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Robot Cars: Is It Time to Think Twice About Driverless Vehicles?

Virtually every major automaker has launched a self-driving vehicle program, as have start-ups including Tesla, along with high-tech giant Google.
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It looks like it could have rolled off the set of the latest sci-fi flick, with its flexible body panels and glowing green orb, but the newly unveiled Vision Next 100 is BMW’s take on what the autonomous vehicle of the not-too-distant future may look like.

BMW isn’t alone. Virtually every major automaker has launched a self-driving vehicle program, as have start-ups including Tesla, along with high-tech giant Google. In fact, the Silicon Valley firm has been hiring 100s of new workers, many with manufacturing experience, leading industry observers to guess it may soon enter the automotive market.

Google is already considered by most experts the leader in autonomous vehicle technology. But an incident that occurred last month serves as a warning for the challenges the industry faces — and could set back efforts to bring self-driving technology to the marketplace by the end of this decade.

Google autonomous vehicle prototypes have been involved in more than a dozen crashes since they began testing on public roads in 2014. And until last month, those accidents were all blamed on the humans driving the other vehicle. But, for the first time, a collision was blamed directly on one of the self-driving prototypes.

Read More: Google is Hiring More People for Its Robot Cars (Hint: Not Drivers)

A number of the earlier crashes were blamed on drivers trying to do things like race through a yellow light while Google car prototypes strictly obeyed the law, hitting the brakes the moment the lights turned yellow.

The latest crash occurred when a stopped autonomous prototype attempted to nudge into traffic, striking a public transit bus moving at about 15 mph on a road near Google headquarters in Mountain View, California. “We clearly bear some responsibility,” the tech firm said in a blog post.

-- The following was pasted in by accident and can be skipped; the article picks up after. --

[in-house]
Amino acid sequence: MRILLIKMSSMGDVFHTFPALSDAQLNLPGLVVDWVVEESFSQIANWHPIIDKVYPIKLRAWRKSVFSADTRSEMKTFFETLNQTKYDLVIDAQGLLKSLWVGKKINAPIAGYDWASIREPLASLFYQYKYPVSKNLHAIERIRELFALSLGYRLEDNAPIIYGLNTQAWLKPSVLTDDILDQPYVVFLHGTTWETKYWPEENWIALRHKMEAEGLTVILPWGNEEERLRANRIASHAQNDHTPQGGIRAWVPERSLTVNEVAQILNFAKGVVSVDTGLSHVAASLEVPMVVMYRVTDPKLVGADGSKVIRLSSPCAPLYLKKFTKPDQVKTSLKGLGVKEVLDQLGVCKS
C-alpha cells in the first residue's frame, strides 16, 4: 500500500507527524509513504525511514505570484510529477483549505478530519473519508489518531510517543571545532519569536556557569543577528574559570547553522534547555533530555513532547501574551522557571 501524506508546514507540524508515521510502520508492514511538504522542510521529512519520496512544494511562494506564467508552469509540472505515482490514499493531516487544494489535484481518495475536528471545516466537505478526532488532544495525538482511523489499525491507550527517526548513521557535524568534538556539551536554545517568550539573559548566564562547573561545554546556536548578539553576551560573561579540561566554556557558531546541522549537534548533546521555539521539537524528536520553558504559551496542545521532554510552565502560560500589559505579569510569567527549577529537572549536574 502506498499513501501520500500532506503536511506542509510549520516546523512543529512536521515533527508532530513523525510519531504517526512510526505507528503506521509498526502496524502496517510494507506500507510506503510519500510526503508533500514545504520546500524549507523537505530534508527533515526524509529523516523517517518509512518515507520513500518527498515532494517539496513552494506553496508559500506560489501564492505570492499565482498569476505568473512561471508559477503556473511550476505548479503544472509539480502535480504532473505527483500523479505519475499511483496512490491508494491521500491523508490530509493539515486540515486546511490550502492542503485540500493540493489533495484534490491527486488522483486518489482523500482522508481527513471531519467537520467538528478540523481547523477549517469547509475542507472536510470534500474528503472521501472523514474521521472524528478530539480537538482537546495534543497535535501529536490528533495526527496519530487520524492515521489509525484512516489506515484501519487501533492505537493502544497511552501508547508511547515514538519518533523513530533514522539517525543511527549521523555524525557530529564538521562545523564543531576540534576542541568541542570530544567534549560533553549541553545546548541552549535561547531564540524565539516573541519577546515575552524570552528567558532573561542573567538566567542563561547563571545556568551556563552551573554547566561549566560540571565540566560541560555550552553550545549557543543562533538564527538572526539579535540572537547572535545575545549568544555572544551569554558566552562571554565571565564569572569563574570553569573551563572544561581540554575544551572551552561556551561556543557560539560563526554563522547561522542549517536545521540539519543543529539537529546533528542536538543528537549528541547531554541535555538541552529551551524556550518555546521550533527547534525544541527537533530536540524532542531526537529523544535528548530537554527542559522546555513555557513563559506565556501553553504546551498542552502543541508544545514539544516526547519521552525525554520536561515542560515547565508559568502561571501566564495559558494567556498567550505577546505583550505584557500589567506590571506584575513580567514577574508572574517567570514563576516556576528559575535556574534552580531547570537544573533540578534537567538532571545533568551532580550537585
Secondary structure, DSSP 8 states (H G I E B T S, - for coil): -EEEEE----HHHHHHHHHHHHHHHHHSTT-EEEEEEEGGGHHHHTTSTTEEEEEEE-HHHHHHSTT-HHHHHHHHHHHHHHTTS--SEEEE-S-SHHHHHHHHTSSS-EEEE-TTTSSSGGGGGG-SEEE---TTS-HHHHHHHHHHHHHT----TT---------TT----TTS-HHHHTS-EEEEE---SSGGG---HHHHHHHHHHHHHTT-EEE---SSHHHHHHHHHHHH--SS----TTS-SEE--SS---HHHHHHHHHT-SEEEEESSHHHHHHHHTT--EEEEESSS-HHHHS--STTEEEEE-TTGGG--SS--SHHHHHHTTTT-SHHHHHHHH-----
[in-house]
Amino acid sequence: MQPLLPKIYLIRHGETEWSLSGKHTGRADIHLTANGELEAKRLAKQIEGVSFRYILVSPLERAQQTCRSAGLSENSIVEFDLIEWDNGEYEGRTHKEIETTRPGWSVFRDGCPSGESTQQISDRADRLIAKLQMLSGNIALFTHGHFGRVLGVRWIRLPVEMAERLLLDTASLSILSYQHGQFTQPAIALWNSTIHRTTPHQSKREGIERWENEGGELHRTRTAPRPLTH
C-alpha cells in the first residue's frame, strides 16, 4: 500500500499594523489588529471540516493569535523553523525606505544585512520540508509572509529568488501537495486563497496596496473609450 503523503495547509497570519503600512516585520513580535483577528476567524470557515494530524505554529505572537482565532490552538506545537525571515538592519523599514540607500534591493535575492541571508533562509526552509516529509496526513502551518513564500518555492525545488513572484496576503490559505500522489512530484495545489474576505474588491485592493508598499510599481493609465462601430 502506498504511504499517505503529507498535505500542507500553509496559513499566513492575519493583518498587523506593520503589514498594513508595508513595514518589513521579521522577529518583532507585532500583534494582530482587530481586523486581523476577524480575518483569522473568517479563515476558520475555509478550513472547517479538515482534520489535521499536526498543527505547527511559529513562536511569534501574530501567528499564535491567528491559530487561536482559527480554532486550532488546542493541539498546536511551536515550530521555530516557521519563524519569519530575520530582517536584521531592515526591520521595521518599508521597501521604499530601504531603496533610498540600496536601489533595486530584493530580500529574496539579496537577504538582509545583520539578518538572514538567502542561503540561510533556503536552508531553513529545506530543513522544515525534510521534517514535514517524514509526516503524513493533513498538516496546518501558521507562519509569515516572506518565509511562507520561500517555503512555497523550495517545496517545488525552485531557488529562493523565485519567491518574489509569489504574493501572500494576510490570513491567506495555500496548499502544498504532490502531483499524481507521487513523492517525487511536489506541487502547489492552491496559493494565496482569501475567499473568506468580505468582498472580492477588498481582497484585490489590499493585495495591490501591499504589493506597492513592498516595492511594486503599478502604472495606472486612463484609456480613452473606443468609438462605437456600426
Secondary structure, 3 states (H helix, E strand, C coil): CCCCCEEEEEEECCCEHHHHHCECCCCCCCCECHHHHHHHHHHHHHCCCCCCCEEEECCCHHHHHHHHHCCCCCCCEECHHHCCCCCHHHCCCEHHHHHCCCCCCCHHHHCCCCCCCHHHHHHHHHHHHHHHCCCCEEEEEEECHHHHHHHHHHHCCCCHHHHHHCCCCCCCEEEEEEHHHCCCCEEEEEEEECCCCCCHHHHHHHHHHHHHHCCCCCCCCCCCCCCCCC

In response to questions about whether the crash will have an impact on its research, a Google spokesperson on Tuesday pointed to previous statements from the company on its program.

The incident comes at an awkward time for Google and other proponents of autonomous vehicle technology. California regulators recently released draft rules requiring vehicles to specifically have a human back-up driver ready and able to take control in the event of a problem. Google had been hoping to soon begin testing some prototypes that had no traditional driver controls, including pedals and a steering wheel.

Autonomous and traditional vehicles will have to share roads for decades to come, and that will require programming the technology to better understand how humans react in specific situations. For one thing, it might mean dashing through some yellow lights, rather than always coming to a screeching stop.

But that isn’t all that easy to accomplish. The Google car involved in the latest crash — a modified Lexus sedan — was, ironically, programmed to think more like human drivers. That’s more difficult than it might, at first, seem. And part of the problem is that robot cars will have trouble communicating with not only human drivers but also the pedestrians and bicyclists with whom they share the road.

“It’s vital for us to develop advanced skills that respect not just the letter of the traffic code but the spirit of the road,” Google noted in its monthly report on the autonomous vehicle program.

The BMW Vision Next 100 has one possible approach built in: a glowing orb it’s dubbed the “Companion.” It will change colors to simulate the nods and waves human drivers rely on. When it glows green, for example, a pedestrian will know it’s safe to enter a crosswalk. The concept vehicle’s head and taillights also are designed to signal whether the Vision Next 100 is operating in autonomous mode or being driven manually.

Read More: Ford's Fleet of Robot Test Cars Swells to Thirty Vehicles

Proponents of autonomous driving, including Mark Rosekind, the head of the National Highway Traffic Safety Administration, believe that the technology could eventually eliminate the crashes responsible for killing more than 30,000 Americans a year — and an estimated 1.2 million people worldwide. Rosekind is quick to point out that over 90 percent of all fatal crashes are the result of human error.

Not everyone is quite so confident. A study released by AAA this month found three-quarters of American drivers reluctant to ride in an autonomous vehicle.

“American drivers may be hesitant to give up full control,” cautioned John Nielsen, AAA’s managing director of Automotive Engineering and Repair.

The first fully autonomous vehicles aren’t expected to be on the road until the end of the decade, at the earliest. But if the recent Google crash is repeated it could lead both regulators and the public to think about slowing down.